Protesters in Dhaka formed a 10-kilometre human chain in a demonstration on Sunday protesting against secret killings and attacks on members of minority religions around Bangladesh.
The protesters, including members of the 14-party alliance led by the ruling Awami League Party, held banners and chanted slogans following the attacks which were claimed by Islamic State or al Qaeda groups, despite the government denying that either has a presence in Bangladesh, a majority Muslim country of 160 million.
Christian shopkeeper Sunil Gomez from Natore, Hindu priest Ananda Gopal Ganguly from Jhenaidah district, and Nitya Ranjan Pandey, a Hindu monastery worker from Pabna, were killed in attacks claimed by Islamic State in just one week earlier in June.
Mahmuda Khanam Mitu, the wife of a prominent anti-terror police officer, was also stabbed and shot to death in an apparently targeted killing in the coastal Bangladeshi city of Chittagong. Her husband, police superintendent Babul Akter, had led high-profile operations against the banned Islamist group Jama'atul Mujahideen Bangladesh (JMB).
"Recently there are secret killings by the militants all over the country. They are killing the religious minority, they are attacking priests of the different religions. At this moment we, all the supporters of the 14 party alliances and pro-liberation front, those who fight for liberation of Bangladesh today, form a human chain protesting against the secret killing and militants all over the country," said Member of Parliament Shirin Akhtar at the protest.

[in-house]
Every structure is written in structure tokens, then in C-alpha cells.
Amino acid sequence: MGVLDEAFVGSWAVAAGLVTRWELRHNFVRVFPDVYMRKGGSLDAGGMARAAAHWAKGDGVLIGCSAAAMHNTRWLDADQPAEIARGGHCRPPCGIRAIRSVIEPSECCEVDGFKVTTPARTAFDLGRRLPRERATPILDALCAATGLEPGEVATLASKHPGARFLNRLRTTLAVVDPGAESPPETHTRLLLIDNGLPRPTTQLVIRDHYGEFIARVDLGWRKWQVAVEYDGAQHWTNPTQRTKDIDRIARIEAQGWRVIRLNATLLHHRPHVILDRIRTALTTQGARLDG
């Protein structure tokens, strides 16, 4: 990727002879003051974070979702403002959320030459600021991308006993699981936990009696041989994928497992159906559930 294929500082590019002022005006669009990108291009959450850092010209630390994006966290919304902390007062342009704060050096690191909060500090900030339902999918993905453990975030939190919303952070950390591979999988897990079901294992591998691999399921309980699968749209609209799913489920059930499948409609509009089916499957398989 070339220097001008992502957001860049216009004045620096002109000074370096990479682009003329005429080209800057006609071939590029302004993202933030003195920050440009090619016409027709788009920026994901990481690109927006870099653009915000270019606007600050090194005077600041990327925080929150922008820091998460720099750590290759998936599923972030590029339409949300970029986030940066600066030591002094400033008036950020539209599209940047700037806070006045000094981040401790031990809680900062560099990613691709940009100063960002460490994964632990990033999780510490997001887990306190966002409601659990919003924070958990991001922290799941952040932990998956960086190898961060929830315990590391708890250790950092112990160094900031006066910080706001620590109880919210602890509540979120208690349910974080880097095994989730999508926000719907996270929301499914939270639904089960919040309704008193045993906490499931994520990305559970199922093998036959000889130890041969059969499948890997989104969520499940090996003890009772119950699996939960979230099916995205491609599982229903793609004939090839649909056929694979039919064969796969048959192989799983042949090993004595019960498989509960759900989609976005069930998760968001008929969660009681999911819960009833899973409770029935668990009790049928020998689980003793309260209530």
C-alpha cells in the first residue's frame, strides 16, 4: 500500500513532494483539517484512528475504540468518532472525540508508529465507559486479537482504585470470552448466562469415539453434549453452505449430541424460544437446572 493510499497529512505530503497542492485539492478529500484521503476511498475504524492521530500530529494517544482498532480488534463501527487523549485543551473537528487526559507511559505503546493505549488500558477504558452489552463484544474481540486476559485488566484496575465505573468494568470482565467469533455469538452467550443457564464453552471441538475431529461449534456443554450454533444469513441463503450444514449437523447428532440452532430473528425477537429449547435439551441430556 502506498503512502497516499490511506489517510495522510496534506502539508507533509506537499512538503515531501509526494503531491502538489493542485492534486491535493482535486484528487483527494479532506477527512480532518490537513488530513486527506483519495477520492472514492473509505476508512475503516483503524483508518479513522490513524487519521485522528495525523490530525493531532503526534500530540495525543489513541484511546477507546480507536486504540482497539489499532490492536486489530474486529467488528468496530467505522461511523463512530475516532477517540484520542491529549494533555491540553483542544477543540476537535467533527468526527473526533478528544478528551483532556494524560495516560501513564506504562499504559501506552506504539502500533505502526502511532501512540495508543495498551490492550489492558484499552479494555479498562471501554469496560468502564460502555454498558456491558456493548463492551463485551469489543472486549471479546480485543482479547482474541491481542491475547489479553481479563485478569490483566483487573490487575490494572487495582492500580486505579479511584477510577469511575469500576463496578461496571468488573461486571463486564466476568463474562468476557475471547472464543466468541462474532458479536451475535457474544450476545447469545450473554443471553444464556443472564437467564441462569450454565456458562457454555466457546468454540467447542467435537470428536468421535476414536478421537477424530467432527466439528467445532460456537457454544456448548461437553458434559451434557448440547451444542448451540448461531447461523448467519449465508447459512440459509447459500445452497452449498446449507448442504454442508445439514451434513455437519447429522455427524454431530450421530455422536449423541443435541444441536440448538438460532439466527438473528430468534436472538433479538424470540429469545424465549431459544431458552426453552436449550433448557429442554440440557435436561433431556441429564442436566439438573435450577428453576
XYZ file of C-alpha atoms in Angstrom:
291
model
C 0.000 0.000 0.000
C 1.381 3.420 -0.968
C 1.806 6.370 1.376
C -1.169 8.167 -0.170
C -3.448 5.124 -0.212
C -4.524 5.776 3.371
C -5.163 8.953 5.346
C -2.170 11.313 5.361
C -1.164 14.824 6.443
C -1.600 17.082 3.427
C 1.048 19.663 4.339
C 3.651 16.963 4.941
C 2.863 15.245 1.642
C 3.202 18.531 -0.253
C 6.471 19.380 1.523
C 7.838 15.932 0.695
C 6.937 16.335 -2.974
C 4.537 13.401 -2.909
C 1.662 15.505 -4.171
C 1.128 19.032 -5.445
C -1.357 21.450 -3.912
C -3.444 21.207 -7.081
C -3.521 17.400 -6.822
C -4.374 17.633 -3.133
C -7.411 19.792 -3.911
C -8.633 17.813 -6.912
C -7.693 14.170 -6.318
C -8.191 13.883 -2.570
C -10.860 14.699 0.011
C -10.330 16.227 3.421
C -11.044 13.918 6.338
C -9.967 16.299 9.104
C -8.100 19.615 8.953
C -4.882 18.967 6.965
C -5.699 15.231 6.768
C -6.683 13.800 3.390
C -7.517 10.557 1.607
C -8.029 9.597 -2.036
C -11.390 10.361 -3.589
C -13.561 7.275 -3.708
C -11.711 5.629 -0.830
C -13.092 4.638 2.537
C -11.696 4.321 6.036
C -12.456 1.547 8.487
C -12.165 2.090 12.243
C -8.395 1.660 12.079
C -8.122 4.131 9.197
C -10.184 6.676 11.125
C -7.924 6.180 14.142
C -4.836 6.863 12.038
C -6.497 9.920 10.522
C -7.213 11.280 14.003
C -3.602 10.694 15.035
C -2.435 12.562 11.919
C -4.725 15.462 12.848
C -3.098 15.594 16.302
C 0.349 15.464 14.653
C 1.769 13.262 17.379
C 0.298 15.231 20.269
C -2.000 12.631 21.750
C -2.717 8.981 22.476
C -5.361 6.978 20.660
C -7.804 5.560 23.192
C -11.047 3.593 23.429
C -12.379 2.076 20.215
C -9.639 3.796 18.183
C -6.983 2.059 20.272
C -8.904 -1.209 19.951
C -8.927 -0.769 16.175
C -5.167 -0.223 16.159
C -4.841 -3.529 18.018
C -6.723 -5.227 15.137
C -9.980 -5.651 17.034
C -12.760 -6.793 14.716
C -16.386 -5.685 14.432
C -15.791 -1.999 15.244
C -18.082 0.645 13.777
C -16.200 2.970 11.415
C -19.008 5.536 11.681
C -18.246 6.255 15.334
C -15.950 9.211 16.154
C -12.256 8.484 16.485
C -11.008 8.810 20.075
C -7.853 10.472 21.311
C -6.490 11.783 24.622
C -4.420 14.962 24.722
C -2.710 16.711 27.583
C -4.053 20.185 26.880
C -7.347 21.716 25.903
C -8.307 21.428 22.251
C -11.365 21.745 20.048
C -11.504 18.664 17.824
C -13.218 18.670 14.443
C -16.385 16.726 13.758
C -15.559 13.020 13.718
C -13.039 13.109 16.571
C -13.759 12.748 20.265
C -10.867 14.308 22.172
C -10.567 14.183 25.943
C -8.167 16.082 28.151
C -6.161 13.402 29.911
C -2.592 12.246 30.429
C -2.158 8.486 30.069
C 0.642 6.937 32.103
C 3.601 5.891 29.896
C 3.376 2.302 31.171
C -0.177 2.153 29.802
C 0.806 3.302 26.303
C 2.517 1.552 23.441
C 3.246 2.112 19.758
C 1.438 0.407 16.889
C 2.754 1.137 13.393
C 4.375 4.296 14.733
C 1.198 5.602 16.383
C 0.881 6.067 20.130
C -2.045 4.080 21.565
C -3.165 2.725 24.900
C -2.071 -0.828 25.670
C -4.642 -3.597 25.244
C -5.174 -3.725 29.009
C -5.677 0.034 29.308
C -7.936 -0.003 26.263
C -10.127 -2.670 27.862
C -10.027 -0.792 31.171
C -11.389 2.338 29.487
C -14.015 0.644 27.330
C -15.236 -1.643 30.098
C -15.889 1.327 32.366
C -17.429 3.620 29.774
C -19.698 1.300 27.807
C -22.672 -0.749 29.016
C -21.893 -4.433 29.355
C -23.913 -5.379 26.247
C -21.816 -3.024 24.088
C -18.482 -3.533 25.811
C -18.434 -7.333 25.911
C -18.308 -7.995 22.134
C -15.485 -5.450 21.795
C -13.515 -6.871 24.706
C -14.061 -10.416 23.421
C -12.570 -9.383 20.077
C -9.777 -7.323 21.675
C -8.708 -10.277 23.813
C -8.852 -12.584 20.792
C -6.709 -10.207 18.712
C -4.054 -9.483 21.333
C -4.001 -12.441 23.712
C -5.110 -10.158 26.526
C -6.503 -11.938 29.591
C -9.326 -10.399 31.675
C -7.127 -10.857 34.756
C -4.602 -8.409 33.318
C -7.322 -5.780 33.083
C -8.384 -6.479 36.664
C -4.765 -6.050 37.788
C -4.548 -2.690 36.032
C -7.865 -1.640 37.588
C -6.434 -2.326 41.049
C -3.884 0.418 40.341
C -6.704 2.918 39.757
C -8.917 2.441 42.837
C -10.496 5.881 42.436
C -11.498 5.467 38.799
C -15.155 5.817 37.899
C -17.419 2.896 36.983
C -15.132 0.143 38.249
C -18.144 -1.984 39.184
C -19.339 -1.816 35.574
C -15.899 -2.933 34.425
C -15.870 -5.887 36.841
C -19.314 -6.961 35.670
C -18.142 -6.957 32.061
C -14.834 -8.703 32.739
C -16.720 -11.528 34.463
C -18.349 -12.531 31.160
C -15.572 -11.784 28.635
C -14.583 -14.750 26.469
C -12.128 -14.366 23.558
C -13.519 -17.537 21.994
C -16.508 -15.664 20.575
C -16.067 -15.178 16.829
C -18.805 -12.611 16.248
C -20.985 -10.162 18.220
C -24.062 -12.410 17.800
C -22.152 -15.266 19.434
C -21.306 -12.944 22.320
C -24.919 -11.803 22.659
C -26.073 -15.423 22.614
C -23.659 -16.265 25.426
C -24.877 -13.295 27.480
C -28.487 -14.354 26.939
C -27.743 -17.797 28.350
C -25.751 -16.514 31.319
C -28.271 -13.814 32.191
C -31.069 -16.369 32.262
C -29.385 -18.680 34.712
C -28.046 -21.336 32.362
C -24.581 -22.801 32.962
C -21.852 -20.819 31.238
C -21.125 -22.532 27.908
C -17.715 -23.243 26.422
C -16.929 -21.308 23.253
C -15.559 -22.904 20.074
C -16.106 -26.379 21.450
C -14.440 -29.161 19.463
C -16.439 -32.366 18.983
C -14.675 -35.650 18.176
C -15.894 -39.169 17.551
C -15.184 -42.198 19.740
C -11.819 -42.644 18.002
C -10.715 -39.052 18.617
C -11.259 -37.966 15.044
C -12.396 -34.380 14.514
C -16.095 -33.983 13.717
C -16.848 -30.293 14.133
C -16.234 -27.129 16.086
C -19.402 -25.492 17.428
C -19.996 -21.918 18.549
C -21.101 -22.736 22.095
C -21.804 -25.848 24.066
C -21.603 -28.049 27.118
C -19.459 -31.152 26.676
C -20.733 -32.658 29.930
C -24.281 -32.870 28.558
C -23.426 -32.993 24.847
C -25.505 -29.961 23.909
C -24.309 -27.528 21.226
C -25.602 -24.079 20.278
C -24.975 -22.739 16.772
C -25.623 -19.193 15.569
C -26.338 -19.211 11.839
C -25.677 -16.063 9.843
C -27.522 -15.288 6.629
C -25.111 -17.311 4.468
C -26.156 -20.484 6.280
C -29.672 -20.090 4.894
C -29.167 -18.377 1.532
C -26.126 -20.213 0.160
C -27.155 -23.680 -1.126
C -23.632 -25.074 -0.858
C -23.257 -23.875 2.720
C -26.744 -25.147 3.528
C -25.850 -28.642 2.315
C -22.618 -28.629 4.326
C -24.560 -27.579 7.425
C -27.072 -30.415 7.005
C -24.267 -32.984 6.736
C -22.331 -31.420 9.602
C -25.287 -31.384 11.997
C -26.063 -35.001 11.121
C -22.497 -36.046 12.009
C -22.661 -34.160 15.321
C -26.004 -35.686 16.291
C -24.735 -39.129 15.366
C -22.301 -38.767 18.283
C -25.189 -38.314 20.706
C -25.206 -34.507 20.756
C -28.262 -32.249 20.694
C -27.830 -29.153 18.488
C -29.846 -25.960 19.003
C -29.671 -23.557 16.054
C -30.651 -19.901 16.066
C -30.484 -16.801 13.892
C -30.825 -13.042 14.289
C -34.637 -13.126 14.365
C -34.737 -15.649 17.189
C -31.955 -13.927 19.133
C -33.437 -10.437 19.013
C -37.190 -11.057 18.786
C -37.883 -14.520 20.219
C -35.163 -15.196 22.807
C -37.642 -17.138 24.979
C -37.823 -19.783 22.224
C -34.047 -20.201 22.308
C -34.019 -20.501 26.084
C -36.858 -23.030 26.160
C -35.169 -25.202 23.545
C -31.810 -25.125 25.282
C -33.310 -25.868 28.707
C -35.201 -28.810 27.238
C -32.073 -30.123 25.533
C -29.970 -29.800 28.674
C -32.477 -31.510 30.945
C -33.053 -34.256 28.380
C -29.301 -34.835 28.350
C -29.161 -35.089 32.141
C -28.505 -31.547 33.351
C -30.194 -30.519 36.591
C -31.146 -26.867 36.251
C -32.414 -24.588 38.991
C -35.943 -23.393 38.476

The demonstration came a day after a suspected Islamist militant was killed on Saturday in a shootout in Bangladesh after he critically wounded a Hindu college teacher in the latest attack on minority groups.
Ghulam Faijullaha Fahim, 19, who was in police custody, was shot when officers took him with them to help capture his associates, police said. Mathematics teacher Ripon Chakraborty was attacked by Fahim and two other knife-wielding assailants when he answered the doorbell at his home in Madaripur on June 15.
At least 11 suspected militants have been killed in shootouts since November, including five earlier this month, as the authorities step up a hunt for Islamists to stop a wave of deadly attacks.
Militants have killed more than 30 people since early last year, ranging from atheist bloggers and liberal academics to gay rights campaigners, foreign aid workers, members of minority Muslim sects and other religious groups.
Hindus and Christians make up about 10 per cent of Bangladesh's 160 million population.